From Anaesthesia

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Wiley Online Library : Anaesthesia
Updated: 37 min 49 sec ago

Stop Before You Block stickers

14. August 2017 - 8:01
Categories: From Anaesthesia

Electronic tags and anaesthetic practice

14. August 2017 - 8:01
Categories: From Anaesthesia

Safety and efficacy of rescue flexible bronchoscopic intubation using the Bentson floppy-tip guidewire via a supraglottic airway in critically ill children

3. August 2017 - 12:55
Summary

Difficulty in tracheal intubation in paediatric intensive care patients is associated with increased morbidity and mortality. Delays to intubation and interruption to oxygenation and ventilation are poorly tolerated. We developed a safe and atraumatic tracheal intubation technique. A floppy-tipped guidewire and airway exchange catheter were placed to a pre-determined length under bronchoscopic guidance while oxygenation and ventilation was maintained via a supraglottic airway device (SAD). We performed a retrospective review of this technique on patients who were either known to have or who had an unexpected difficultly in intubation. We describe the safety and experience of this in a broad range of critically ill children. Thirteen patients, median (IQR [range]) (9.0 (5.0–10.0 [4.0–12.0]) kg and 15.4 (12.1–23.2 [3.3–49.7]) months) underwent emergency tracheal intubation using this technique, after unsuccessful attempts at intubation using standard laryngoscopy blades. All intubations were successful at the first attempt using this technique and no airway trauma or significant clinical deteriorations were recorded.

Categories: From Anaesthesia

The mid-point transverse process to pleura (MTP) block: a new end-point for thoracic paravertebral block

1. August 2017 - 12:49
Summary

Current descriptions of thoracic paravertebral block techniques require the needle tip to be anterior to the superior costotransverse ligament. We hypothesised that an injection point midway between the posterior border of the transverse process and the pleura would result in spread to the paravertebral space. We completed bilateral injections of 5 ml methylene blue 0.2% midway between the posterior border of the transverse process and the pleura at T2, T4, T6, T8 and T10 in three unembalmed cadavers. The presence of methylene blue dye at the nerve root in the paravertebral space, the corresponding intercostal nerve and sympathetic chain at the level of injection, and at additional levels, was examined. We identified the superior costotransverse ligament, pleural displacement and spread to the erector spinae plane. We describe two case reports using this technique in patients. Our cadaver results and clinical cases demonstrate that, with the exception of cadaver 1, an injection point midway between the posterior border of the transverse process and pleura consistently achieved spread of dye at least to the paravertebral space at the level of injection, and frequently to adjacent levels. This may be a plausible explanation for the landmark technique's inability to reliably achieve a multilevel block. We describe a new ultrasound-guided technique for a single level paravertebral block.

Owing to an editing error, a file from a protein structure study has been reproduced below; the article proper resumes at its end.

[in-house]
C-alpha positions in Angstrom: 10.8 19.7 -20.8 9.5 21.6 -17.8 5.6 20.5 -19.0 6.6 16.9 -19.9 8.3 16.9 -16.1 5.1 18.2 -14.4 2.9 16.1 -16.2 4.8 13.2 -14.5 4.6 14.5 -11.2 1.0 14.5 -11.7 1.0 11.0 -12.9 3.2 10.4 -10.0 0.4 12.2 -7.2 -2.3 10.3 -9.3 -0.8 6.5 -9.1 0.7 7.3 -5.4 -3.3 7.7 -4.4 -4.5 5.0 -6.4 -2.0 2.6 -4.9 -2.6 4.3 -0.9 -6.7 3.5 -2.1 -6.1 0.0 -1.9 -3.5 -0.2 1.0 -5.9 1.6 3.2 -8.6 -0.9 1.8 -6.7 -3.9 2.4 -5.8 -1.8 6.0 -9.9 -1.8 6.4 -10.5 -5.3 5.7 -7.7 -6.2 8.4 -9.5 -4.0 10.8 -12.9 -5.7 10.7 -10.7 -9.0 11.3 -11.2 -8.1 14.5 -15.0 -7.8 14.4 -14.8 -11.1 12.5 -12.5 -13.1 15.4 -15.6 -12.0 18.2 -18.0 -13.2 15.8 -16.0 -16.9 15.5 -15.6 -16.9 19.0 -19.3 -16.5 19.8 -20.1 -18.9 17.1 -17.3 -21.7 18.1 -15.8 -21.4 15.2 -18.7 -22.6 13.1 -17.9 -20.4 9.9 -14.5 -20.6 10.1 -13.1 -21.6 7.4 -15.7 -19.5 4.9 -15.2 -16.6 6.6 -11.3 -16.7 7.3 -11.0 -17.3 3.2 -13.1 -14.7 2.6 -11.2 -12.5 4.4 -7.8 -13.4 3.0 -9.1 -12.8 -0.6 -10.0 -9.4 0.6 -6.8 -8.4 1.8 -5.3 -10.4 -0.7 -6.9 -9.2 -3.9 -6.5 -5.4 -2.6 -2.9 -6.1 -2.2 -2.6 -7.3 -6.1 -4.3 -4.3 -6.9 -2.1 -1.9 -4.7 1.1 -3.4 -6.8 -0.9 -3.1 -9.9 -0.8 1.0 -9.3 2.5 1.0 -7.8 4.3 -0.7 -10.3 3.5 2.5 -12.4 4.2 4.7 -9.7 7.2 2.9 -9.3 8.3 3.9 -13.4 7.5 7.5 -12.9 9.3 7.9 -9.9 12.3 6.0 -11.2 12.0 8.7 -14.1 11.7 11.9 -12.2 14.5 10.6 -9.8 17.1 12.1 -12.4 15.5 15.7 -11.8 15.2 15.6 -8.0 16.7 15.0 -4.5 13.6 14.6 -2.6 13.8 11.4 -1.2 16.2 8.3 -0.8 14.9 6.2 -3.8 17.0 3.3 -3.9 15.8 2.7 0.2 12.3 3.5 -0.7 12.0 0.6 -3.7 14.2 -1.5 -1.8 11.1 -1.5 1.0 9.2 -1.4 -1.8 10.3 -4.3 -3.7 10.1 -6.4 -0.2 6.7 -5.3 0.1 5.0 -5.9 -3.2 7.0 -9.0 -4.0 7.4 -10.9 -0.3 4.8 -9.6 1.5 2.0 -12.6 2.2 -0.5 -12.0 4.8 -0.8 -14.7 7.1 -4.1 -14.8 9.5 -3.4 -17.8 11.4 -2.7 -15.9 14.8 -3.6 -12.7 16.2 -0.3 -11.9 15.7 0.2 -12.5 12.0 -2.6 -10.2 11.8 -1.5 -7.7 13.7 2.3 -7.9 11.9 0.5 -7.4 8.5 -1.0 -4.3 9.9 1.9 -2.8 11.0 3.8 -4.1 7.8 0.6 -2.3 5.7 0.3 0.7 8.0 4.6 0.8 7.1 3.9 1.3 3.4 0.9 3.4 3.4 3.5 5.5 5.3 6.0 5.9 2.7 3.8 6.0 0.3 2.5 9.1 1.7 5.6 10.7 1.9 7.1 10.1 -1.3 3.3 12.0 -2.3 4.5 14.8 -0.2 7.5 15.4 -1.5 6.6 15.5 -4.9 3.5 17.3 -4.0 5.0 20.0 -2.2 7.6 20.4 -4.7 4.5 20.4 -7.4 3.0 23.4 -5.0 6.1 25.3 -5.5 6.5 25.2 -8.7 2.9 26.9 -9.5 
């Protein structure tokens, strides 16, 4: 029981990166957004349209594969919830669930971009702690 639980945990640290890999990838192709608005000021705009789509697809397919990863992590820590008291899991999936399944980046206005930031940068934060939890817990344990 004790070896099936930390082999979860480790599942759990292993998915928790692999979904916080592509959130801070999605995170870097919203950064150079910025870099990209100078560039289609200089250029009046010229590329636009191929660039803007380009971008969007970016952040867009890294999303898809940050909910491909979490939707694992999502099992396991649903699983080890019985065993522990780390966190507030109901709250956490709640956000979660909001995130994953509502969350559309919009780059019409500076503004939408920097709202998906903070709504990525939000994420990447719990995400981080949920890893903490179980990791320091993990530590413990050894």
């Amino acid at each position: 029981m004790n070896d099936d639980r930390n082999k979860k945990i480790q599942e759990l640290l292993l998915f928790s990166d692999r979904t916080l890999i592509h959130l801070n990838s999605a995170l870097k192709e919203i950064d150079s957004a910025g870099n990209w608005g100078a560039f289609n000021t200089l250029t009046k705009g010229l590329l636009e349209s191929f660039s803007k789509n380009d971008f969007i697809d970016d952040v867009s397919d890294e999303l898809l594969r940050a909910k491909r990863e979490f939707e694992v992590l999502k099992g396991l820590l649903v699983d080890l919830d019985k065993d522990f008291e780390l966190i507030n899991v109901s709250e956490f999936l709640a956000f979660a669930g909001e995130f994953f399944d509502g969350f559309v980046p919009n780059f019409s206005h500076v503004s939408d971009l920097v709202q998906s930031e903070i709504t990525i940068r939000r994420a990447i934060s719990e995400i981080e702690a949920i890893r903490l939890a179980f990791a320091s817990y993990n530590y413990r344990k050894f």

Categories: From Anaesthesia

Differences between patients’ and clinicians’ research priorities from the Anaesthesia and Peri-operative Care Priority Setting Partnership

31. July 2017 - 6:20
Summary

The James Lind Alliance Anaesthesia and Peri-operative Care Priority Setting Partnership was a recent collaborative venture bringing approximately 2000 patients, carers and clinicians together to agree priorities for future research into anaesthesia and critical care. This secondary analysis compares the research priorities of 303 service users, 1068 clinicians and 325 clinicians with experience as service users. All three groups prioritised research to improve patient safety. Service users prioritised research about improving patient experience, whereas clinicians prioritised research about clinical effectiveness. Clinicians who had experience as service users consistently prioritised research more like clinicians than like service users. Individual research questions about patient experience were more popular with patients and carers than with clinicians in all but one case. We conclude that patients, carers and clinicians prioritise research questions differently. All groups prioritise research into patient safety, but service users also favour research into patient experience, whereas clinicians favour research into clinical effectiveness.